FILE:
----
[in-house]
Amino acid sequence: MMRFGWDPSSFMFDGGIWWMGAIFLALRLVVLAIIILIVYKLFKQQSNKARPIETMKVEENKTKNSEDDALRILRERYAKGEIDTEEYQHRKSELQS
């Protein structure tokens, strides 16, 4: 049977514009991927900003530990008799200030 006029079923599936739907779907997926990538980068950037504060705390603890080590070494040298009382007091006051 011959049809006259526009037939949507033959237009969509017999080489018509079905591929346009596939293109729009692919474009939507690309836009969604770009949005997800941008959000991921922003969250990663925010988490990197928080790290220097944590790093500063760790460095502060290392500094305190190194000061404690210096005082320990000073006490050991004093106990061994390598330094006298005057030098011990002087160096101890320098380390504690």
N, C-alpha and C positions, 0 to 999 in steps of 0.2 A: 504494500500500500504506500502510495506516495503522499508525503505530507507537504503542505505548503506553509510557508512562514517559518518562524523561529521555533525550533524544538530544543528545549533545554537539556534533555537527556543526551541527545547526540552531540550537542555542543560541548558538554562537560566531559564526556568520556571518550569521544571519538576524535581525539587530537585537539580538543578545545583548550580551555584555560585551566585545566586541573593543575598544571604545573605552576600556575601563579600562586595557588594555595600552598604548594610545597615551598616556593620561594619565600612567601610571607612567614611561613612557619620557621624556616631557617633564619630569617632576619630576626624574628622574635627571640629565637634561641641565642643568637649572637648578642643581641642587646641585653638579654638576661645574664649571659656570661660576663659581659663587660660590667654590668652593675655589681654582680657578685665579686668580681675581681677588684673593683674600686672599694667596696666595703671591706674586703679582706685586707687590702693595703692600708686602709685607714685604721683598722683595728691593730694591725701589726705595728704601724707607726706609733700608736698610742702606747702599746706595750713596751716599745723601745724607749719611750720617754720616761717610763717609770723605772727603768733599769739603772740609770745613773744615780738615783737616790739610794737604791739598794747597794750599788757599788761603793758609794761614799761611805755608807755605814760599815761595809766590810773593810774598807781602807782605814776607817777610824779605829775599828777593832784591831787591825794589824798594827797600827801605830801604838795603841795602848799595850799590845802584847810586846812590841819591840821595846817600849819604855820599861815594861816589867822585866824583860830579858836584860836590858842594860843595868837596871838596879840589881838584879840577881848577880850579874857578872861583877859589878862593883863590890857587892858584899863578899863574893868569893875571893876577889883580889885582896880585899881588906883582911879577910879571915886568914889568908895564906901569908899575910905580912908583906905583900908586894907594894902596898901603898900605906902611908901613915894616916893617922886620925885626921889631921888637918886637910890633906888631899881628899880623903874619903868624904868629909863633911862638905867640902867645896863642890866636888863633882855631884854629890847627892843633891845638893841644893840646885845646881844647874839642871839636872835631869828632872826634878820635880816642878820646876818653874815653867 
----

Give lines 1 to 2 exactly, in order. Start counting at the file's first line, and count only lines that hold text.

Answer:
[in-house]
Amino acid sequence: MMRFGWDPSSFMFDGGIWWMGAIFLALRLVVLAIIILIVYKLFKQQSNKARPIETMKVEENKTKNSEDDALRILRERYAKGEIDTEEYQHRKSELQS